Building an API


Building an API is different than building a regular HTML application. There are no HTML views to worry about, but instead you should take extra care about response statuses, response format and especially documentation since your application will be used by other developers.

Creating an application

To generate a Rails application with only the elements necessary for an API application use the --api flag e.g. rails new my_application --api

Use the --api flag only if you're sure that your application will exclusively be an API - if you'll have an admin backend or you'll use the view layer in some capacity, the rails API mode will not suffice and it's best to use the standard rails new command.

We write our APIs using the JSON format, more specifically we use the JSON API standard. This allows those who consume our APIs to know what to expect regarding the document structure and they can use libraries which enable them to build their clients faster and easier.


We use a few gems that make our lives easier when writing APIs:

jsonapiresponders * Simplifies the code in controllers, e.g. if resource.valid? render json: resource, status: 200 else render error: errors, status: 422 end becomes respond_with resource

jsonapi-rails * Takes care of serialization/deserialization of Ruby objects into/out of JSON objects, all according to the JSON API standard, so you don't have to think about those details.

rspec * Testing is always important when building software, but doubly so when writing an API since we can use tests to generate documentation.

dox * Generates documentation from rspec tests in api blueprint format.


You can generate documentation from your controller or request specs, and it's very important that you cover all the possible cases and return codes e.g. a valid response, response when there are errors and any other outcome of the action. Also document pagination, enumerations, filtering parameters, sorting parameters and anything else that may be used to refine the results of the API call.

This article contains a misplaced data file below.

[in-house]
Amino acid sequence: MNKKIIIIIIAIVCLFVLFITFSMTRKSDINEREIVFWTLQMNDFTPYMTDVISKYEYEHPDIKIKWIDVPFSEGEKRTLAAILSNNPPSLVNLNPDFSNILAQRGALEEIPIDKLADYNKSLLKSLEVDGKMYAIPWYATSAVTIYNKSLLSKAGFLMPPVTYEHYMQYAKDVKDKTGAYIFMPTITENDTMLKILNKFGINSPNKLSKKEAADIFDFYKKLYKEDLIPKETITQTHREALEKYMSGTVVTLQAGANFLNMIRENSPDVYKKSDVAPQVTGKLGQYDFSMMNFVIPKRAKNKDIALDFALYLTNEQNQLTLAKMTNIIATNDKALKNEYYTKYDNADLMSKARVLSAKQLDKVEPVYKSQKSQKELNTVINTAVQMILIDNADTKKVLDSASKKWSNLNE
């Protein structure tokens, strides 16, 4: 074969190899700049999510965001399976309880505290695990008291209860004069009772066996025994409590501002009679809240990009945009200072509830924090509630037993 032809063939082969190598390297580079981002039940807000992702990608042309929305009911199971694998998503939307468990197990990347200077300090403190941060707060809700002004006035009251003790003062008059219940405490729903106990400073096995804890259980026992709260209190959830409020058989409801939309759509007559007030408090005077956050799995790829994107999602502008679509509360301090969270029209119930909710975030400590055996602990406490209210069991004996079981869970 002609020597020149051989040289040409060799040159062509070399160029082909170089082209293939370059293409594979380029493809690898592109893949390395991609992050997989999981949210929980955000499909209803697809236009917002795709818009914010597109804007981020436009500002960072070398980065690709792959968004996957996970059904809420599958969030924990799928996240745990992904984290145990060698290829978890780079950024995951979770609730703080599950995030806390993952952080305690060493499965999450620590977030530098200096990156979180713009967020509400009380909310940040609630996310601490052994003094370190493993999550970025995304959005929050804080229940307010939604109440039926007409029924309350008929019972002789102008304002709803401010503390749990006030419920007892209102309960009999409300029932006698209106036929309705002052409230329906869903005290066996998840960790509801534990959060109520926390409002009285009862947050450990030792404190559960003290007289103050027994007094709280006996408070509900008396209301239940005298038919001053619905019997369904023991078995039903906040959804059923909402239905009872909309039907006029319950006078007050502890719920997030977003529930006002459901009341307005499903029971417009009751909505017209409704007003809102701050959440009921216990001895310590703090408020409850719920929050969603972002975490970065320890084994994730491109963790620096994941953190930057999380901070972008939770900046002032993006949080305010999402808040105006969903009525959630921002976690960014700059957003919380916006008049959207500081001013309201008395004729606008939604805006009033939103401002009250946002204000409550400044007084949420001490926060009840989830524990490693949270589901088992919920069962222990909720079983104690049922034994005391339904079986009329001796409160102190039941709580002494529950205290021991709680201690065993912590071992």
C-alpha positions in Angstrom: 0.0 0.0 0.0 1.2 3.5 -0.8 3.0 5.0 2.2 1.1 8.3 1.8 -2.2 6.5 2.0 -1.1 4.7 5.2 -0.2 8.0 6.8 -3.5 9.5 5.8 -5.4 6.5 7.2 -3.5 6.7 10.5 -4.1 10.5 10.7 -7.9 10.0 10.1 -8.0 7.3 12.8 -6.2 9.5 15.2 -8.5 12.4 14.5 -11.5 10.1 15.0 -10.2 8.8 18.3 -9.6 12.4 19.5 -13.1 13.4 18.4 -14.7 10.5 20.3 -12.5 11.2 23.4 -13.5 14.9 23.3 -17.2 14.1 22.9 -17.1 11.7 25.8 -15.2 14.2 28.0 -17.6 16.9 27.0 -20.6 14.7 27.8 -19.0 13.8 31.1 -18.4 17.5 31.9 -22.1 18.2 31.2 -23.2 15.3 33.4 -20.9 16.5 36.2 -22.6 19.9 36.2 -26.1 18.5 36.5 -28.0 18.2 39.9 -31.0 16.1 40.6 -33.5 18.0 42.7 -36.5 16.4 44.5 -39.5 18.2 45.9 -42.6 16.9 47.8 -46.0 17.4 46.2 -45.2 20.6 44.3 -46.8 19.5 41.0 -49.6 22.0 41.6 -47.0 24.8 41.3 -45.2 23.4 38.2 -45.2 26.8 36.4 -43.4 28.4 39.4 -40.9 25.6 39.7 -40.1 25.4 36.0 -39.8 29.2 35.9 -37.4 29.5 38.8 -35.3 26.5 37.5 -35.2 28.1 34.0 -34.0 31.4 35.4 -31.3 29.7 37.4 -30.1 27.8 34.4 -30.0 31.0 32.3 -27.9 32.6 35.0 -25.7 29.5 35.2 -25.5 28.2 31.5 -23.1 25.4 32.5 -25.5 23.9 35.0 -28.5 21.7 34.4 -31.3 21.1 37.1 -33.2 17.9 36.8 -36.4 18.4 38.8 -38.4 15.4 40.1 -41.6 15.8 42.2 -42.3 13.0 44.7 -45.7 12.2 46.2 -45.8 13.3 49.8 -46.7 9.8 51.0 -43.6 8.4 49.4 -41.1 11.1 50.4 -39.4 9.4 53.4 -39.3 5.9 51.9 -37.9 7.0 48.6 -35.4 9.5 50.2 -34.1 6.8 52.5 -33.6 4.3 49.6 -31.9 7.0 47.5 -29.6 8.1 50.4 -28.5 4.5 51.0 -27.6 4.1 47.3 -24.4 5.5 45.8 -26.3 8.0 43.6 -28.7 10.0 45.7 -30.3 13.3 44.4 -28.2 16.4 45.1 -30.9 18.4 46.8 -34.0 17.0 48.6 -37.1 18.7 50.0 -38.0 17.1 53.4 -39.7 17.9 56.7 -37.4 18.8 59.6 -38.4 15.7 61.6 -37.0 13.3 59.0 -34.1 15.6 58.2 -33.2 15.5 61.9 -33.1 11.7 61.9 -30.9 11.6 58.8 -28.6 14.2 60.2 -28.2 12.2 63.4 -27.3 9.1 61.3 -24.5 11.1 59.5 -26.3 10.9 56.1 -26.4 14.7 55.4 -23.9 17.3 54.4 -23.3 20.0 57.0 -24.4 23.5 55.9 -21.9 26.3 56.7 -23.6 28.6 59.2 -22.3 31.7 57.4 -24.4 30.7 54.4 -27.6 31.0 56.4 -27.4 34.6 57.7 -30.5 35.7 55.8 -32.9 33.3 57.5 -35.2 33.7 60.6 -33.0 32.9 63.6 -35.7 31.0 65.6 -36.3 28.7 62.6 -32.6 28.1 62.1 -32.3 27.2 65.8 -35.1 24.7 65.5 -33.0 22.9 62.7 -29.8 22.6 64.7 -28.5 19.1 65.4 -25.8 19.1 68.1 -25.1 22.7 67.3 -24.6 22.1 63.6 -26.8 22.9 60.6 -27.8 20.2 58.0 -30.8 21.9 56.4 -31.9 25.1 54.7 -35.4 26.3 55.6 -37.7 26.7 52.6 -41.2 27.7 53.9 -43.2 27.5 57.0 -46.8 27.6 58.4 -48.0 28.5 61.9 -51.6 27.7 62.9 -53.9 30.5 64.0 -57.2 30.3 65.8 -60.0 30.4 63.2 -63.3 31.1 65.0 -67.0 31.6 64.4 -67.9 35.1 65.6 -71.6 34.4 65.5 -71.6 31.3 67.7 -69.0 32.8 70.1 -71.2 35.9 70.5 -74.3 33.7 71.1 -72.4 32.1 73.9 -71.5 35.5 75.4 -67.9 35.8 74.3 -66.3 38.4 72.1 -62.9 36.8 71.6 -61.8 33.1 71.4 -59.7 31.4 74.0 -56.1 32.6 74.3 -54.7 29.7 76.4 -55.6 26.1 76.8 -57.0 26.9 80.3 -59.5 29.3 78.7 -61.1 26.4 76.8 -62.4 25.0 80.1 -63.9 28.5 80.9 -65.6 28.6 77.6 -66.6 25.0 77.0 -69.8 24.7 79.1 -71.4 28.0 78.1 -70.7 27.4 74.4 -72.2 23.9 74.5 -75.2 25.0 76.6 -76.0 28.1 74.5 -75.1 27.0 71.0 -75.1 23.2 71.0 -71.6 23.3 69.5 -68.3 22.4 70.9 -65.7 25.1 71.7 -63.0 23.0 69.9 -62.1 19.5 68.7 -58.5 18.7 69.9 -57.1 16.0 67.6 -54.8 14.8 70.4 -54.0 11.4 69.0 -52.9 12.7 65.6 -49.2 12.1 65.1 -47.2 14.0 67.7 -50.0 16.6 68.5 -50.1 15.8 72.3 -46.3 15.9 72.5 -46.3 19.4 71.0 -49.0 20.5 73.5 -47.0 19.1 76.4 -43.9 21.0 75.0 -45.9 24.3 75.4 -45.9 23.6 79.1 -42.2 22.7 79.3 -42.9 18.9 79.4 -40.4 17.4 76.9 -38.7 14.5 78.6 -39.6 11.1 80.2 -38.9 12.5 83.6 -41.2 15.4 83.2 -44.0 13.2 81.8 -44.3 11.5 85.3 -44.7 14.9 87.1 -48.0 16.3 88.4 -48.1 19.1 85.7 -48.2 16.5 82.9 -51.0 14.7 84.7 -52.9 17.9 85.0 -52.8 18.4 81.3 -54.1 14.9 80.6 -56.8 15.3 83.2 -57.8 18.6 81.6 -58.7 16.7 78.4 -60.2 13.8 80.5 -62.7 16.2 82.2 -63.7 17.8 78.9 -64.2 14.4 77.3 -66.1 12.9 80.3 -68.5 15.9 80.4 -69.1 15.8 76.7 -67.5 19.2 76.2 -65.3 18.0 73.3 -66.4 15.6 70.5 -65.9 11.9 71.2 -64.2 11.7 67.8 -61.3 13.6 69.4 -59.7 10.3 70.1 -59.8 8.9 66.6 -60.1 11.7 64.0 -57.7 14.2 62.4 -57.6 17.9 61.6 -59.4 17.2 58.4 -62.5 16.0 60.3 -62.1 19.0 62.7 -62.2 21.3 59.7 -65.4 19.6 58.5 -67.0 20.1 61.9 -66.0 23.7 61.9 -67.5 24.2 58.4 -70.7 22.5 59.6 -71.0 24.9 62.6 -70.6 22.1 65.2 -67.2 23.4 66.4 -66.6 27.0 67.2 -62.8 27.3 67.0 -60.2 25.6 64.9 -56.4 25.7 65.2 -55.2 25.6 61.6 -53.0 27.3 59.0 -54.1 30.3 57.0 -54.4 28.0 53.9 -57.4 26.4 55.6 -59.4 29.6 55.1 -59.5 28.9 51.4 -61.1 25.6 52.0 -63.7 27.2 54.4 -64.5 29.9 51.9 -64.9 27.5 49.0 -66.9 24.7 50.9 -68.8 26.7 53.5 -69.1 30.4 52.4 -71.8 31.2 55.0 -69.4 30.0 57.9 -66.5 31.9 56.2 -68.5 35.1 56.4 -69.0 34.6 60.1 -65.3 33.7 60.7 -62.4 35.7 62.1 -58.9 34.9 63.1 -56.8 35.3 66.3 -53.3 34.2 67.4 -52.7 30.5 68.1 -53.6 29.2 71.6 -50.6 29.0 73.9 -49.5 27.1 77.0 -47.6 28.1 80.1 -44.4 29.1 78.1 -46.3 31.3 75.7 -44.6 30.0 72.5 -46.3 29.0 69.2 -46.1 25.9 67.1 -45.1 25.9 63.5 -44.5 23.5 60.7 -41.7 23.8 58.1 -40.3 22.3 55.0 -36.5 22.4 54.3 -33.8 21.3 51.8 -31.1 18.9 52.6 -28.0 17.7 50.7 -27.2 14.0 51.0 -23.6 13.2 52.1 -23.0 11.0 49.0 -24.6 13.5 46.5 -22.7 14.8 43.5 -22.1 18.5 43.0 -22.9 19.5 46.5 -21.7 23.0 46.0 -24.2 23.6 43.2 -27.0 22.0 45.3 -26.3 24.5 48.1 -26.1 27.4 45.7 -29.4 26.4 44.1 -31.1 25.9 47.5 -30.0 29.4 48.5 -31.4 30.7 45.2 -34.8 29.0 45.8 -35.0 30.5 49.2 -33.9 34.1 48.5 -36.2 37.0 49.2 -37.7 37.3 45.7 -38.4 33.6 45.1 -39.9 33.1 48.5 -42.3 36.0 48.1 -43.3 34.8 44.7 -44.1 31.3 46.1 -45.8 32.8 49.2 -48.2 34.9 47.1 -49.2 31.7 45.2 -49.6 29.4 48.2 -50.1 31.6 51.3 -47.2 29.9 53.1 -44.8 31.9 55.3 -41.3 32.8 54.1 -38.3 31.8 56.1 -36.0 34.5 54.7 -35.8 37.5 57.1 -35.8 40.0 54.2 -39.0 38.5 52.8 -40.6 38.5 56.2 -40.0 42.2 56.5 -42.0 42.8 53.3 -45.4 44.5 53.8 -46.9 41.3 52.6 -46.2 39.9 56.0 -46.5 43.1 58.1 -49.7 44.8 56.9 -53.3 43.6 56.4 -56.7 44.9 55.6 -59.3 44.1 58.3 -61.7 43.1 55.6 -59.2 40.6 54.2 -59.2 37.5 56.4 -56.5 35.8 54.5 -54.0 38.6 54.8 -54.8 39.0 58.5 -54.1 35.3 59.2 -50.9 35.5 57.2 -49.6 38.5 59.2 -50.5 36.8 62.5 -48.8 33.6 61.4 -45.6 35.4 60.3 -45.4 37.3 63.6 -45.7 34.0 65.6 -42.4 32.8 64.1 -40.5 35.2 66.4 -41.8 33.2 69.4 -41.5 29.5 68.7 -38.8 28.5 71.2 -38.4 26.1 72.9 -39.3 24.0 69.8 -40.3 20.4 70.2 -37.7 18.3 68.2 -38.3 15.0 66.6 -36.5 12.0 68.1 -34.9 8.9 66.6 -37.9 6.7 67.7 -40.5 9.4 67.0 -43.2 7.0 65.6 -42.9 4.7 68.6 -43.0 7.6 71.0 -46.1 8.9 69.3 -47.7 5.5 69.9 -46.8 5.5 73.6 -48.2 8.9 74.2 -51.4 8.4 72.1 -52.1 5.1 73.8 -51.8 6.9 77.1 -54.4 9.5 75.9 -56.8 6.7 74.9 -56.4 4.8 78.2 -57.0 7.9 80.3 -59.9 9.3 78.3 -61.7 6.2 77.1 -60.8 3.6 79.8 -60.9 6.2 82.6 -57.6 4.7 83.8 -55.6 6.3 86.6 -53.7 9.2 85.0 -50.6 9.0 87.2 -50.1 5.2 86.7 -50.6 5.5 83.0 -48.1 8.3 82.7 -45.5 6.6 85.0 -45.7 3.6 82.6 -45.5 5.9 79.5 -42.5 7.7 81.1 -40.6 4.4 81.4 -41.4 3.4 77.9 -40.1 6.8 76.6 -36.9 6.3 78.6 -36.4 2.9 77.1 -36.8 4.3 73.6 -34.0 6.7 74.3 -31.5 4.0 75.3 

Take special care to document crucial parts of your API like authentication and session management.

Documentation generation should be a part of the Continuous Integration process, so that you can be sure your documentation is always up to date. You can use a service like apiary to host the documentation.


APIs must be versioned from the start, that way in case of large changes clients can still use the older version of the API while adjusting their application to the new API specification. Otherwise if the API is not versioned, changes to the API would break clients applications frequently and the client would have to take a lot of care in tracking the changes.

Namespace different API versions in the URL e.g. api/v1/resource where the new version would look like api/v2/resource, and make sure that your application code e.g. your controllers, serializers, tests and documentation are also namespaced.


It's often possible that the results of the API call are huge e.g. hundreds of thousands of records, and that's impractical if the client only needs a small part of the results. That's why we can limit the amount of results returned with pagination, which allows the client to choose which part of the results they want to see in the request e.g results 500-600 out of 10000.

Pagination is required for every index action, and should be described in the documentation with information like which query parameters are used, what the default and max page size is, etc.

HTTP headers and status codes

In case the JSON API standard is used clients must set the content-type to application/vnd.api+json in their request headers. Otherwise when using the JSON format application/json will suffice.

Some of the more commonly used HTTP status codes are:

Success codes

Client error codes

Server error codes

There are many more HTTP status codes, to read the whole specification you can go here